Investing in ETFs – A comprehensive guide

Investing in ETFs – A comprehensive guide

ETFs (exchange-traded funds) are generally a cost-efficient and easy way to invest in the stock market. In this article, we will cover what an ETF is, which types of ETF you can invest in, and what you need to be aware of when investing in ETFs. 

Here’s what you need to know first:

  • An ETF is an investment product that contains a mix of company stocks or other investments. You can buy or sell your ETF investment via the stock market. 
  • ETF fees are typically cheaper than classic forms of investment. But watch out for hidden costs!
  • Most ETFs are usually “passive”, which means the fund manager uses the “buy and hold” approach rather than actively buying and selling investments in an attempt to increase the returns. 
  • ETFs have benefits and limitations. One big downside is that many sustainable ETFs contain investments in companies like Chevron, McDonald’s and Newcrest Mining (more about this later!).

By the way – a few times a year, Inyova hosts an interactive online event that deep dives into the differences between investing in an ETF and Investing with Inyova. Check out our events page to see what’s coming up. 

What is an ETF? 

ETFs are very similar to classic funds. The difference is that an ETF is traded on a stock exchange, whereas a fund is usually organised through a bank or directly from a fund provider.

Both ETFs and funds contain a mix of company stocks or other investments, and pool investors’ money together. One of the big drawbacks is that you own shares in the financial product, but you don’t directly own stocks in the underlying companies. 

Because you don’t own the stocks directly, you also don’t have the flexibility to include or exclude companies according to your own personal values, and you don’t have any shareholder rights. These extra layers can also expose you to counterparty risk (more about this later in the article). 

ETFs generally have three main characteristics:

1. ETFs usually track an index or theme 

Many ETFs are based on a theme, such as ‘sustainability’ or ‘short-term futures’, or a market index, such as the S&P500. 

2. ETFs are usually passive funds 

A passively-managed ETF typically follows a “buy and hold” strategy. That means the ETF provider will buy or sell stocks only to replicate changes in the index it follows. On the other hand, actively managed ETFs are continuously updated by the fund manager in an attempt to maximise performance (not always with success!). 

3. ETFs are traded on the stock exchange 

You can buy and sell your investment in an ETF in the same way that you buy and sell company stocks. Your ETF can be sold as long as the stock exchange is open and its value goes up and down depending on the supply and demand.

Which ETFs are best to invest in? 

As with any investment, ETFs have pros and cons. It’s a good idea to get independent advice before making any major investment decision. This should include a discussion about your investment horizon, risk profile, your goals, and other factors. Don’t blindly go with what the bank clerk recommends – they will often receive a kickback if you sign up to particular funds of ETFs.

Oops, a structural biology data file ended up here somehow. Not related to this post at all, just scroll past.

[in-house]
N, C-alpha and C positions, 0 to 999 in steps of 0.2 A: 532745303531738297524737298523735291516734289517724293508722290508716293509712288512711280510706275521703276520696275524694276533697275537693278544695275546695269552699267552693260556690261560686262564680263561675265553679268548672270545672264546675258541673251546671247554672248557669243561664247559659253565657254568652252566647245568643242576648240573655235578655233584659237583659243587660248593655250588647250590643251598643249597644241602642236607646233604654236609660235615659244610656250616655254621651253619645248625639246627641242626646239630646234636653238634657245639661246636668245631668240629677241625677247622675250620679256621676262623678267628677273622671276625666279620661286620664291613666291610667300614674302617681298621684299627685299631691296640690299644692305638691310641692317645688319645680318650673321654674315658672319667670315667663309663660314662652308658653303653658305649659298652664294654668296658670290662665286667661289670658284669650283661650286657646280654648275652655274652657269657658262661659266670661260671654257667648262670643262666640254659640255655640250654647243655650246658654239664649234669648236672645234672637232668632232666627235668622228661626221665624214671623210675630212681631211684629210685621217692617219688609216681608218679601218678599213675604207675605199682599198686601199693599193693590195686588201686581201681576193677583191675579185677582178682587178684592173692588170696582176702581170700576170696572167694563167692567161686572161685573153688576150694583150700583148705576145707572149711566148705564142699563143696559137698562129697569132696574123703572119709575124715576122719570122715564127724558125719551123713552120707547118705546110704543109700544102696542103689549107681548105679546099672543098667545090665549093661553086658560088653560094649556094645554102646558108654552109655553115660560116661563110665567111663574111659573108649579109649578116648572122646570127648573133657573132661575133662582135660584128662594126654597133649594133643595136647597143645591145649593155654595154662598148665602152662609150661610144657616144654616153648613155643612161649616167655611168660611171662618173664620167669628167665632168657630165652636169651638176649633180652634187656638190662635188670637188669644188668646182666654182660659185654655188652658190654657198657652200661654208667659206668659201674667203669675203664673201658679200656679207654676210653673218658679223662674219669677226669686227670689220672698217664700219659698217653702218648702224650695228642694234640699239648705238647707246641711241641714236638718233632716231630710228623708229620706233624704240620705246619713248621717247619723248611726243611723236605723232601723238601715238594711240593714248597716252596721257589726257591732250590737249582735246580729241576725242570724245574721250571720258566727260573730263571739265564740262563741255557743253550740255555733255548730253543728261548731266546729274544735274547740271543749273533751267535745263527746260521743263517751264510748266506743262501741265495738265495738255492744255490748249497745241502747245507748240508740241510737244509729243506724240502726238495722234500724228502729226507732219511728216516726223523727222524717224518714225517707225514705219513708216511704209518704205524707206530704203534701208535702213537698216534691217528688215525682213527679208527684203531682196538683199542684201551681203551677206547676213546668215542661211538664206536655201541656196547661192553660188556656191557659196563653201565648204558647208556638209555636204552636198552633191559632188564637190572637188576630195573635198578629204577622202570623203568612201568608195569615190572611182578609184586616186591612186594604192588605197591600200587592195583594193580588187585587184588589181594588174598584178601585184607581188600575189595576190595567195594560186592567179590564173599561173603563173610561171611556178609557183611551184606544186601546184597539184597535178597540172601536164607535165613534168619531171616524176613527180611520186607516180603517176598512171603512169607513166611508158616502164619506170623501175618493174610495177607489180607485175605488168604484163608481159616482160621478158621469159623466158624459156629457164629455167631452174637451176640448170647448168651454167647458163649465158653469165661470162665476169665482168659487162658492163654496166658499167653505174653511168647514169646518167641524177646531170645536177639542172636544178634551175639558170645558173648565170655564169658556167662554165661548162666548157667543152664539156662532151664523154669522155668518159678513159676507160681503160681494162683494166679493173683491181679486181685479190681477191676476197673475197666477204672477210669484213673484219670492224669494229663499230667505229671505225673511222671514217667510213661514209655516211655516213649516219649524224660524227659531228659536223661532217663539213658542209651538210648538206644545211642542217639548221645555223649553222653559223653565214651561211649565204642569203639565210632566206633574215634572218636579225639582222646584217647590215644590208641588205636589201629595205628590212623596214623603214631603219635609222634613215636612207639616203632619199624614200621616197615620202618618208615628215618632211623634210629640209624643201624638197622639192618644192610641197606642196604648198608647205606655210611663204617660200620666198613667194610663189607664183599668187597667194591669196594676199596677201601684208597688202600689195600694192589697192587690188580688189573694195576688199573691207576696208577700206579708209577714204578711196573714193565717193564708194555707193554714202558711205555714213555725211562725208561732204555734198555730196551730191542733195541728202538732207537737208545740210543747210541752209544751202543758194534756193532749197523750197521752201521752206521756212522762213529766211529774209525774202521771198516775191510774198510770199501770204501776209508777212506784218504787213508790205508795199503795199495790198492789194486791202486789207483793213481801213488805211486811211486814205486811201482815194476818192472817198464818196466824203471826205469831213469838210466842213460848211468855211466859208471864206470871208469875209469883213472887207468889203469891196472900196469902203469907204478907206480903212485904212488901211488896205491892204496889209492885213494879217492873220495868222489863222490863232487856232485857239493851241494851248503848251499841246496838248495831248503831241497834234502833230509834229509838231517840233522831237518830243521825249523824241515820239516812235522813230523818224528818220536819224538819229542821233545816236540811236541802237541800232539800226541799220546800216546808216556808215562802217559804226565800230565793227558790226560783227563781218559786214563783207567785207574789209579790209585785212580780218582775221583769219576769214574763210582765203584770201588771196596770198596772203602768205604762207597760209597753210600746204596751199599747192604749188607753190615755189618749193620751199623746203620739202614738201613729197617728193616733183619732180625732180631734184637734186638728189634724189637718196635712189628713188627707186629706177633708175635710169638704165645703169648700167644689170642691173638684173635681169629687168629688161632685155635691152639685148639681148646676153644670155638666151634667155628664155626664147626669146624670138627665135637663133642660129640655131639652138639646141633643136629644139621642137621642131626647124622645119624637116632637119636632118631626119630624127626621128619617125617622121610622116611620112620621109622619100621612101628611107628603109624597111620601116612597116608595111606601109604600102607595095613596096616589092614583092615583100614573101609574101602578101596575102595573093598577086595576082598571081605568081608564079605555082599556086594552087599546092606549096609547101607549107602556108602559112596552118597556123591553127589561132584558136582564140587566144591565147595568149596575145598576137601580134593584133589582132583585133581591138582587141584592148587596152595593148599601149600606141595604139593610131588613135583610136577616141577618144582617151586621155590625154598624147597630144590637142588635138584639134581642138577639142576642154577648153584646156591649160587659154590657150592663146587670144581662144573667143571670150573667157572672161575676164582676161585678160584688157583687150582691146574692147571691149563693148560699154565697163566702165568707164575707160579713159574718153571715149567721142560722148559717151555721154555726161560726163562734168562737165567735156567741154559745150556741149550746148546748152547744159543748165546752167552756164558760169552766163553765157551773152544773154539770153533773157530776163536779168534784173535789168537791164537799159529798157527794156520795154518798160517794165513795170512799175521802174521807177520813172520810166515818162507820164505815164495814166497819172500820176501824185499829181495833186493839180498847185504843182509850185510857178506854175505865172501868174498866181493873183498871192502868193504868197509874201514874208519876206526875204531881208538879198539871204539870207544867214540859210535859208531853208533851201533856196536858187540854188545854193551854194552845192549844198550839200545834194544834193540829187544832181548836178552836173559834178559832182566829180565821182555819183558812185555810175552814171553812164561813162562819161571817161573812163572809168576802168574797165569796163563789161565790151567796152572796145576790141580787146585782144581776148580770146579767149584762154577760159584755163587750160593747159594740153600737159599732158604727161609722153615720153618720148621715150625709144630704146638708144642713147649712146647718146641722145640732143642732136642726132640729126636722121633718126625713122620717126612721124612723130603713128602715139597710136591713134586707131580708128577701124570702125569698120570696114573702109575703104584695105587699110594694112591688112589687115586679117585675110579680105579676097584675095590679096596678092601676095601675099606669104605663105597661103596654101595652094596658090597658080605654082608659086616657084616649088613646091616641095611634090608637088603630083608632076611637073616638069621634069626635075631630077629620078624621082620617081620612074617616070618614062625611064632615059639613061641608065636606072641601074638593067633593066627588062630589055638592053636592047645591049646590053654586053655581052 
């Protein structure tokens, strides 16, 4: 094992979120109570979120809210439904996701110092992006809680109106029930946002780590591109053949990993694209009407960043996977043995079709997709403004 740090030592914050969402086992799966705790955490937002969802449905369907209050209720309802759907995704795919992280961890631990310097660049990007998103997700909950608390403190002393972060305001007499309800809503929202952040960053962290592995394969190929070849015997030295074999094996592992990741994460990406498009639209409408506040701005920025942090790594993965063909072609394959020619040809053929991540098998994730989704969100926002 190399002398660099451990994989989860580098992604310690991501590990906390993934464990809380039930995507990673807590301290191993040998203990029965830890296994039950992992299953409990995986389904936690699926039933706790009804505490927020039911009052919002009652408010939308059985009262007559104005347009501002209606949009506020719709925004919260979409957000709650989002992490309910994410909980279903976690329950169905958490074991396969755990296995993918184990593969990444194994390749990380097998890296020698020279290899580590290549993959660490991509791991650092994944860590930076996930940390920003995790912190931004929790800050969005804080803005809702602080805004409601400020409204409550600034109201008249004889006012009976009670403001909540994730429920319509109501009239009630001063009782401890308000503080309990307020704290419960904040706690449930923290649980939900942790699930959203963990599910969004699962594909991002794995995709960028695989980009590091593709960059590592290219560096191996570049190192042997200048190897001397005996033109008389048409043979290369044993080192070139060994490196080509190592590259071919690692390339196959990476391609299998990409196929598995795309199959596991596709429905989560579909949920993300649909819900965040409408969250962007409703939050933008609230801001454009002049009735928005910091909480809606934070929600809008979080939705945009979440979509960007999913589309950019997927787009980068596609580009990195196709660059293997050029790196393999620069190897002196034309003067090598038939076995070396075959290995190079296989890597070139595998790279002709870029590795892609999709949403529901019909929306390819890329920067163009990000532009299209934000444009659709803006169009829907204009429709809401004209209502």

Earlier in this article, we mentioned that many ETFs are based on an index. For example, an ETF might track the S&P500, which is an index of the 500 biggest companies in the USA. But that doesn’t necessarily mean that the ETF contains all 500 stocks – this is where physical and synthetic replication come into play. In this section, we explain physical and synthetic ETFs as well as two other types of ETF that you might have heard of. 

Physical ETFs 

Broadly speaking, there are two types of physical ETFs:

  • Full physical replication: where the ETF fully matches the underlying index. For example, the ETF tracks the S&P500, so it contains all 500 company stocks.   
  • Sampling replication: where the ETF contains a selection of stocks that more or less behave like the underlying index.

Most physical ETFs use the sampling replication approach. If we think about the S&P500 example, the ETF won’t necessarily include stocks from all 500 companies – just a sample picked by the person managing the fund.

Synthetic ETFs 

Synthetic ETFs also try to match the performance of an index or another asset. But instead of investing in those assets, synthetic ETFs use complex financial derivatives known as “swaps”. This is where it gets a bit intransparent and complex! 

The synthetic approach can save on transaction costs. And when you look at historical performance, synthetic ETFs have been pretty good at matching the returns of whatever it is they are trying to track. 

However, proceed with caution! Synthetic ETFs carry added risks. In the USA, the Federal Reserve even issued a statement warning investors that synthetic ETFs are riskier than physical ETFs due to counterparty risk. 

Accumulating ETFs 

In an accumulating ETF, dividends and profits are reinvested in the fund. This makes it a popular choice for investors who are taking a long-term view, because their investment will benefit from the compound interest effect as it grows. Depending on what country you are based in, there can also be tax benefits to this approach!

Distributing ETFs